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Outlook for house prices remains 'highly uncertain'
House prices fell 0.6% in June, and the gap between prices in the North and South continued to widen, according to new figures.
UK house prices fell 0.6% in June, according to Nationwide.
This means prices are down 1.5% on an annual basis – the lowest reading since August 2009.
Nationwide’s quarterly report shows that prices are some 1.1% lower than in the same three-month period last year.
In fact, in the three months from April to June, eight out of 13 UK regions saw prices drop compared with a year ago. Scotland reported the biggest quarterly decline, with prices down 2%, while London boasted the strongest growth rate at 1%.
The gap between house prices in the north and south of England also continued to widen in the second quarter, said Nationwide, with house prices in southern England exceeding those in the north for the 30th consecutive quarter. Average house prices in the south are now around £96,000 higher than those in the north – a record high.
The slightly weaker trend seen since March, however, is ‘unsurprising’ given the economic backdrop, said Nationwide’s chief economist, Robert Gardner. And looking forward, with economic conditions expected to remain challenging over the next 12 months, the outlook for house prices is 'highly uncertain'.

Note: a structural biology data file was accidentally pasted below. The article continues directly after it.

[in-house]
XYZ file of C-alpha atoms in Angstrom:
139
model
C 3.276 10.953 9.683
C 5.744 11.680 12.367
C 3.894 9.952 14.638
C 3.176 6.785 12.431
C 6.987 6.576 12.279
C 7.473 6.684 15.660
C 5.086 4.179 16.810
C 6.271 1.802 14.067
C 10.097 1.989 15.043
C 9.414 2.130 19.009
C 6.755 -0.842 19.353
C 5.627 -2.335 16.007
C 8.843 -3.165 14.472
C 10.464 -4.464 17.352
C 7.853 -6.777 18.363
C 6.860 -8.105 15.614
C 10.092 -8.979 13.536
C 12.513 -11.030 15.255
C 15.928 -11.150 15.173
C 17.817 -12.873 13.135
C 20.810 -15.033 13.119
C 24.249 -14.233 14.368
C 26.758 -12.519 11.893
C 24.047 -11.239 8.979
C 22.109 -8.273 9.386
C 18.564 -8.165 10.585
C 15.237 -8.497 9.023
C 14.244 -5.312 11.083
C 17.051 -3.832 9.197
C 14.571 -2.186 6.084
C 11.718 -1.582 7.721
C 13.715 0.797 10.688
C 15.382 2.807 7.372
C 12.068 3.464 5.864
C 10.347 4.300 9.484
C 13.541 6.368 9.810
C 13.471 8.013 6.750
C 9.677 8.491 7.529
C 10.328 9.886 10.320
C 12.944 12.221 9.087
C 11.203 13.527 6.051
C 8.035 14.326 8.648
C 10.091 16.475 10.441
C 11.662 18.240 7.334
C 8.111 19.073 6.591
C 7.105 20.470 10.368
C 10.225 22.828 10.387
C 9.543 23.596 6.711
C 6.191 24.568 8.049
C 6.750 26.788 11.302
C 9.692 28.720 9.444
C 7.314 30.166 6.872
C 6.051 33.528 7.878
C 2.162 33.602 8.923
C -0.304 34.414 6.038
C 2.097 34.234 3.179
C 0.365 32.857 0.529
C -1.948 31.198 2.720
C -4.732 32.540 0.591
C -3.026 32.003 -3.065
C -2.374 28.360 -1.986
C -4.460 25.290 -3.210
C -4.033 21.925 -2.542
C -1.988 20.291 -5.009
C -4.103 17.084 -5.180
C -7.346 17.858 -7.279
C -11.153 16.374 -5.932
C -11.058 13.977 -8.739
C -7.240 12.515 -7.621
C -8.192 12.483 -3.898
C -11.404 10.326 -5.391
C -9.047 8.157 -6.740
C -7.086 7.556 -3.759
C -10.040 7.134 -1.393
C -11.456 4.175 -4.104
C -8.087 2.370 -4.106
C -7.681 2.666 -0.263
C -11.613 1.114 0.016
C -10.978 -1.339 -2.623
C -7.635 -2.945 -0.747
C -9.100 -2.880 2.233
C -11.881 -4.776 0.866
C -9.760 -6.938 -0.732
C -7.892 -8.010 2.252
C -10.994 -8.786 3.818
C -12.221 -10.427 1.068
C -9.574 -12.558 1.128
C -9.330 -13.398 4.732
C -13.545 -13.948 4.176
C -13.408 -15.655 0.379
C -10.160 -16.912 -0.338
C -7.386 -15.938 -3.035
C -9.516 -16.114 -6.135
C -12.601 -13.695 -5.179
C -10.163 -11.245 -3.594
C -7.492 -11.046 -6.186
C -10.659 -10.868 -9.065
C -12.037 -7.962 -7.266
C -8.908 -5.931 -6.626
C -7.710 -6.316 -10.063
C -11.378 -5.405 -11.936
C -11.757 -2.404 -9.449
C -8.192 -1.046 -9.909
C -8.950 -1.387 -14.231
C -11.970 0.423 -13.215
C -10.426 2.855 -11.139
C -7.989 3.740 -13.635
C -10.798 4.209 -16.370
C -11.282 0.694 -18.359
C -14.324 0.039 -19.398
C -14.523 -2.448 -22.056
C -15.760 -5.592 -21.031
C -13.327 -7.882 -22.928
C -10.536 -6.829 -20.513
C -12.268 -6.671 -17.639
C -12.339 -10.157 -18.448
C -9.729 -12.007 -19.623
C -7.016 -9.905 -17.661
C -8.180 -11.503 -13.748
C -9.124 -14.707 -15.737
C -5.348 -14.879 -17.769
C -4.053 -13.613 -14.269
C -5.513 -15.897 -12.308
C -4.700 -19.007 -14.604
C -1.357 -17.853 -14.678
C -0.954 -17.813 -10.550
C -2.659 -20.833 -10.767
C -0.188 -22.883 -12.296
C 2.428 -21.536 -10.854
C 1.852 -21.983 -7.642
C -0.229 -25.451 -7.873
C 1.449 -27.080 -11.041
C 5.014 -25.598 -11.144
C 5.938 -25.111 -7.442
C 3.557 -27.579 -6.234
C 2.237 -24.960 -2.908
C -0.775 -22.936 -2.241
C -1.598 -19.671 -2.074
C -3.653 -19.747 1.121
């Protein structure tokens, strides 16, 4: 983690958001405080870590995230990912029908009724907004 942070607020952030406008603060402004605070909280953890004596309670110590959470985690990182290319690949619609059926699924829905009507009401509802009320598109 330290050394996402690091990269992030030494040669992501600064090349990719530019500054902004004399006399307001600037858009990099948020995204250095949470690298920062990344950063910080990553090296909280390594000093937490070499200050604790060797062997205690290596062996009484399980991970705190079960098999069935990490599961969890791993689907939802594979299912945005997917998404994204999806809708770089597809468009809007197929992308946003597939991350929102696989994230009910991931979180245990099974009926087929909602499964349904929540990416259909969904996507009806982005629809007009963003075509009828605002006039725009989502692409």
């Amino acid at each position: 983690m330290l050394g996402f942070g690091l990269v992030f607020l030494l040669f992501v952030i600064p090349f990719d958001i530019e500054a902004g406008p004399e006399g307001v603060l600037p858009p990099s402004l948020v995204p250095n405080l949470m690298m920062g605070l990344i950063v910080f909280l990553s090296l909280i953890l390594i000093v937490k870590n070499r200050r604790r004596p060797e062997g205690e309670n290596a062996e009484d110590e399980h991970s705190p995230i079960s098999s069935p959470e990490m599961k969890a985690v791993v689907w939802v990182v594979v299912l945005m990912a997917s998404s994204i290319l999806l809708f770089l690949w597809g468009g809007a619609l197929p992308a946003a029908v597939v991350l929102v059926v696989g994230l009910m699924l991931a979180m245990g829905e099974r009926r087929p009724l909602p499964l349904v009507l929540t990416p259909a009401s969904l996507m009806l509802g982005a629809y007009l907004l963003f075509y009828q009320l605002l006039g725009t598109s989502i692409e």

‘However, policymakers’ efforts to bolster the supply of credit to the economy and to help lower the cost should provide support to demand,’ Gardner said. ‘Moreover, the supply side of the market is still constrained, with construction failing to keep pace with the number of new households being formed.’
'Overall, this suggests a continuation of the pattern experienced over the past two years, with prices remaining fairly stable over the next twelve months,' he added.
The expiry of the stamp duty holiday for first-time buyers – which provided a temporary boost in early 2012 as buyers brought forward purchases – at the end of March, meanwhile, further contributed to the recent weakness in the property market.
This negative impact will, however, be short-lived, according to Gardner.
‘The decline in activity in recent months echoes the pattern seen at the end of the last stamp duty holiday in December 2009. This provides some comfort that much of the recent softness in housing market activity will subside in the months ahead,’ he said.
The average price of a UK house is now £165,738, down from £166,022 in May.
Regional prices over the past 12 months
|Region||Average price||Annual % change|
|Outer South East||£198,112||-0.40%|
|Yorkshire & Humberside||£134,362||-2.80%|
Earlier this month property website Rightmove reported a 1% increase in house prices in England and Wales.
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